Lawmakers want Vermont Yankee to prove it has sufficient decommissioning funds

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(Host) Vermont lawmakers will once again try to force Vermont Yankee to prove that it has enough money on hand to dismantle the nuclear plant.

Similar legislation last year drew a veto from Governor Jim Douglas.

VPR’s John Dillon reports:

(Dillon) Vermont Yankee says it will cost about $915 million to decommission the plant and decontaminate the reactor site.

But the fund to pay for decommissioning was worth about $372 million at the end of December.

So, after listening to over an hour of testimony about the fund’s finances, House Natural Resources Committee Chairman Tony Klein had a simple message.

(Klein)“They’re going to have to have some sort of ‘show us the money’ but show it in real form.

(Dillon) Yankee’s license expires in three years, and it wants permission from the Legislature to operate for another 20 years.
Klein said his committee will draft separate legislation to force Vermont Yankee to demonstrate it has enough money reserved to decommission the plant if it operates past 2012.

(Klein)“We’re going to require in the bill that the decommissioning fund be full to a level to our satisfaction for that plant to be able to operate past 2012. Period.”

(Dillon) Lawmakers said the company would probably not be required to set aside cash, but it could be forced to get a line of credit or secure a bond to cover the decommissioning costs.

Jay Thayer is vice president for Entergy Vermont Yankee. He says the Legislature wants to change the conditions that were imposed when the company bought the plant in 2002.

(Thayer)“And that didn’t include full funding by 2012. And since our contract with the electric utilities in Vermont are fixed and don’t have any provisions for change or rate increases, we couldn’t accommodate a change to our fundamental business plan like you’re proposing.”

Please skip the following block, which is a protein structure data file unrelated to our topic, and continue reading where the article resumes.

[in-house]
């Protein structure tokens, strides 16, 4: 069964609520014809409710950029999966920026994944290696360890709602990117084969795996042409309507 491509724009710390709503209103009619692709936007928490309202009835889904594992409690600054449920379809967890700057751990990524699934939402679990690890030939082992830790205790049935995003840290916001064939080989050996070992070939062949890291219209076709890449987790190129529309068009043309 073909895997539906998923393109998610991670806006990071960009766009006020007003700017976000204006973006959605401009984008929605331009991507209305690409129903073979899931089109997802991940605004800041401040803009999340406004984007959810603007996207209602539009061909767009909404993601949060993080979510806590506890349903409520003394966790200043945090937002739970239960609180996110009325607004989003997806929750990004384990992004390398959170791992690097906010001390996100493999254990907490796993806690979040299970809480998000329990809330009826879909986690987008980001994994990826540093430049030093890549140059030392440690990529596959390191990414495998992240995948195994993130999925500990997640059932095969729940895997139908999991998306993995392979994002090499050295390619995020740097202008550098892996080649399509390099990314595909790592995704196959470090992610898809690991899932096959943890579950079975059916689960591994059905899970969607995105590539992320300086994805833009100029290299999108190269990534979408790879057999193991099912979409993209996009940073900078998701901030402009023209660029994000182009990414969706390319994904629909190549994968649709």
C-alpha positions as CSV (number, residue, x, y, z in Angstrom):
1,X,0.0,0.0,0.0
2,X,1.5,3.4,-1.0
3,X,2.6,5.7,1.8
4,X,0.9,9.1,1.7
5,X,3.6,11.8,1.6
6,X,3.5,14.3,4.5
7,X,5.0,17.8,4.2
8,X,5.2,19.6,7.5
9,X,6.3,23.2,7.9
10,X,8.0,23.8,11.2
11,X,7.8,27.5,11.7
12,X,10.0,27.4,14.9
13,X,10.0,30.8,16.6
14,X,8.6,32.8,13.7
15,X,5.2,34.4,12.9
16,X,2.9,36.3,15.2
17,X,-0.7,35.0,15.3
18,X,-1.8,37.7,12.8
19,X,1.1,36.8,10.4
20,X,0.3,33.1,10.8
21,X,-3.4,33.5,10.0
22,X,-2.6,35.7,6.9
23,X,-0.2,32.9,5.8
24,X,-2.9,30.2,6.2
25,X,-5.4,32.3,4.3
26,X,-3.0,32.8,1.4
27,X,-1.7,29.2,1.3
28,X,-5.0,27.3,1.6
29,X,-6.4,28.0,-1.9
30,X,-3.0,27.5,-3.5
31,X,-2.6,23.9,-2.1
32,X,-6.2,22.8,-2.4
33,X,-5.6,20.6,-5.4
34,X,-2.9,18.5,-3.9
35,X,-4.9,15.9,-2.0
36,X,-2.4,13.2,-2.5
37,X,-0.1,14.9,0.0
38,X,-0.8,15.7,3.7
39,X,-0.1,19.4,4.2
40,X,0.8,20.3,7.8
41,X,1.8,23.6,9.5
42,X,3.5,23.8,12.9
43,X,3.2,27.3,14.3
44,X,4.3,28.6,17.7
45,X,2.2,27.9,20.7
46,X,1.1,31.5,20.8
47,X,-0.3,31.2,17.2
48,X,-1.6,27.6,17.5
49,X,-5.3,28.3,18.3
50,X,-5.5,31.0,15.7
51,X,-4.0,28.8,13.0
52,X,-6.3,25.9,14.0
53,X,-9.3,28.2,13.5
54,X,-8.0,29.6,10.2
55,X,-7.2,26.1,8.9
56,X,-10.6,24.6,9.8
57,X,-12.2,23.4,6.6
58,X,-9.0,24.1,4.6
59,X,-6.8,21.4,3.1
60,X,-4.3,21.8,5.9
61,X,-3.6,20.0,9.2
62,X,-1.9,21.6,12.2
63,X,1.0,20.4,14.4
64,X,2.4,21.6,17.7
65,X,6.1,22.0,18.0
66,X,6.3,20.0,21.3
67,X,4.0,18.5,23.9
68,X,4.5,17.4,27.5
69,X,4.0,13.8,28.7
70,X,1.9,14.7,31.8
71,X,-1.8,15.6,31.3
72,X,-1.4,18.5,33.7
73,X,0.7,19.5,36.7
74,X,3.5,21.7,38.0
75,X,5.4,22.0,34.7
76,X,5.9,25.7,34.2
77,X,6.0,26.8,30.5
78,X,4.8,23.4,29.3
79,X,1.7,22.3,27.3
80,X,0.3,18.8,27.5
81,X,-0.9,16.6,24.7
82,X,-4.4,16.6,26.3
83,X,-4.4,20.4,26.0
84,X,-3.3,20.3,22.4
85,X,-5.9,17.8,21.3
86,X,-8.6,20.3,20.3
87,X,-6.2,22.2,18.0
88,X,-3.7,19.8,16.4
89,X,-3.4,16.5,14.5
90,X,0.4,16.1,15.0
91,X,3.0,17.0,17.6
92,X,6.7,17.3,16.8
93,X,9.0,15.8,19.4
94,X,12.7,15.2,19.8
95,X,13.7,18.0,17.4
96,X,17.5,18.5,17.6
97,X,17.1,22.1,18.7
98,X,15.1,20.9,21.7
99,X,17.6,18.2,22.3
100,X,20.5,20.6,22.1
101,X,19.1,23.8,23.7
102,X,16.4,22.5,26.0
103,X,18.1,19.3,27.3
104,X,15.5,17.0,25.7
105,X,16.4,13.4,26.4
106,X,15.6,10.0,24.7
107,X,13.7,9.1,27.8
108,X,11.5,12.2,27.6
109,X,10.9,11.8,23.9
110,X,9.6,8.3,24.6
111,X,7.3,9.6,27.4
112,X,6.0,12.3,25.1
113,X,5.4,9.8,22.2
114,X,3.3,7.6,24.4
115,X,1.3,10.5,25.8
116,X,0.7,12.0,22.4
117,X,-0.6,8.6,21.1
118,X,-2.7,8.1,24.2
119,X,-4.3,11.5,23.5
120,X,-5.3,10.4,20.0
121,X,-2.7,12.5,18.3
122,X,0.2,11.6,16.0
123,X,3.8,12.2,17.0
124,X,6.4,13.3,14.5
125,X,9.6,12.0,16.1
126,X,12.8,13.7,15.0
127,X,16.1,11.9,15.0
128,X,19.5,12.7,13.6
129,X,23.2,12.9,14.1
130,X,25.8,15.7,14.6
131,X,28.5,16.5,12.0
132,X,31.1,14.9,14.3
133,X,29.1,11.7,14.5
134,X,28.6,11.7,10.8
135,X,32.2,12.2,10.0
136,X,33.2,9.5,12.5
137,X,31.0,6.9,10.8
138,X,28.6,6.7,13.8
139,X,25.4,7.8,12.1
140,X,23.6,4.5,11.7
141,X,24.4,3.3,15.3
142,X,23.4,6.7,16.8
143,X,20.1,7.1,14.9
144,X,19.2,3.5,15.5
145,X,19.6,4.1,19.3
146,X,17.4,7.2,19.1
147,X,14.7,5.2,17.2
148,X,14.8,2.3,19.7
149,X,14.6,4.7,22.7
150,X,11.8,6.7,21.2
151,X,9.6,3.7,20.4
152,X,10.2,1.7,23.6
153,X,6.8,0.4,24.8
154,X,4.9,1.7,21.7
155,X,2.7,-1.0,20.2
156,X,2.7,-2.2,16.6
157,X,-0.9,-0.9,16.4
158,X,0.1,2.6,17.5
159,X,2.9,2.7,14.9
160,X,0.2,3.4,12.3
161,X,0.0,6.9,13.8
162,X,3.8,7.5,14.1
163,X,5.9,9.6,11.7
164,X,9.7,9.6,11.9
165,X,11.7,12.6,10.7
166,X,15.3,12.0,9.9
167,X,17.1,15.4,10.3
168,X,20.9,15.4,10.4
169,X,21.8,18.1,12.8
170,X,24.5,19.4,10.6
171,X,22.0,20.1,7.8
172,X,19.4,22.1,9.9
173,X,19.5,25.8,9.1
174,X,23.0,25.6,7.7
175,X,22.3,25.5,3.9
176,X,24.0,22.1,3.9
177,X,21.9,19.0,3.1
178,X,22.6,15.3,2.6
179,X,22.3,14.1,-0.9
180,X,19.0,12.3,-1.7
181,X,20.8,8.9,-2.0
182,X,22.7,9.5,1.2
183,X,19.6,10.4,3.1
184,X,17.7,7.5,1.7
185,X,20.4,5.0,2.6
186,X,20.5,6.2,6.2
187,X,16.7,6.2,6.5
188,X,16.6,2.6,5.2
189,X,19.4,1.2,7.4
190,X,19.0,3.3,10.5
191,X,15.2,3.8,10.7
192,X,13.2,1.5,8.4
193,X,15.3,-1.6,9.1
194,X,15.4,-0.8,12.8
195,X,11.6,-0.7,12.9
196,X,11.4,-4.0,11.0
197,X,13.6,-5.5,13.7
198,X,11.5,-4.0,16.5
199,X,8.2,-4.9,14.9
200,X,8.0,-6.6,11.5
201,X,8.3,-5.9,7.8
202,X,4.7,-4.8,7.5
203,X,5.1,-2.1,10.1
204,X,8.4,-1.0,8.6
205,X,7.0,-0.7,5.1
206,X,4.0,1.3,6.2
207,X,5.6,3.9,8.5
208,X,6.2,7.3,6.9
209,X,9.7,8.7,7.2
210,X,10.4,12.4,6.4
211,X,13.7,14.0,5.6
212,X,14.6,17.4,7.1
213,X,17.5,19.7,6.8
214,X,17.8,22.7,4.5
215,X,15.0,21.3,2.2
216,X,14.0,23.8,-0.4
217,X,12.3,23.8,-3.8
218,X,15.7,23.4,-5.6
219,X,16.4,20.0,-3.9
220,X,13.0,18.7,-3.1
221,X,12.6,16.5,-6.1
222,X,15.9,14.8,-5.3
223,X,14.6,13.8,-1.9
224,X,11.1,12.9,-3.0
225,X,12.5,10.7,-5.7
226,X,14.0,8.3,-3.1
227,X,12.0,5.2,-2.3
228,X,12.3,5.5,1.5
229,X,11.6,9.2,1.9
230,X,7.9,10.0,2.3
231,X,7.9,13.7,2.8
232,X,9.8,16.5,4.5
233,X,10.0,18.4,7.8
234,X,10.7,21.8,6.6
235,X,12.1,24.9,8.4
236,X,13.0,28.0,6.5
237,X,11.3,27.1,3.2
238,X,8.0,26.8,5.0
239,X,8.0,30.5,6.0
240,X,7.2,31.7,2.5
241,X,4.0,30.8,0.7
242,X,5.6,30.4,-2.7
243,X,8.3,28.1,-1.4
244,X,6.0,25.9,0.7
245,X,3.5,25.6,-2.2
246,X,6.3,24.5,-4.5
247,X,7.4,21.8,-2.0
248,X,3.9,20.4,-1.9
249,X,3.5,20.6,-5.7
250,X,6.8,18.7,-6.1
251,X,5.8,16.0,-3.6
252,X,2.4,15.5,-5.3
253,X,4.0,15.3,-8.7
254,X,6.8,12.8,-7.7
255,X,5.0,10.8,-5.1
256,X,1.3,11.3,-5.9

(Dillon) Entergy wants to form a new corporation that would own Yankee and four other nuclear plants. Thayer told the House Natural Resources and Energy Committee that the new company will need to borrow $4.5 billion. But he said it is has the capacity to raise twice that amount.

(Thayer) “In other words, we could take on another $4.5 billion and still in the eyes of legitimate financial advisors within guidelines.”

(Dillon) Klein said if the company can raise that much money, it should be able to guarantee that the decommissioning fund is full.

(Klein) “From the testimony that I heard today, where they’re already being able to borrow $4.5 billion and they just said they haven’t tapped half their borrowing power, and we’re looking for $600 million today. I think it’s doable.”

(Dillon) Klein says he doesn’t want the plant put in mothballs for decades while the fund grows in value. He says the legislation will take this option – called Safstor – off the table.

For VPR News, I’m John Dillon in Montpelier.

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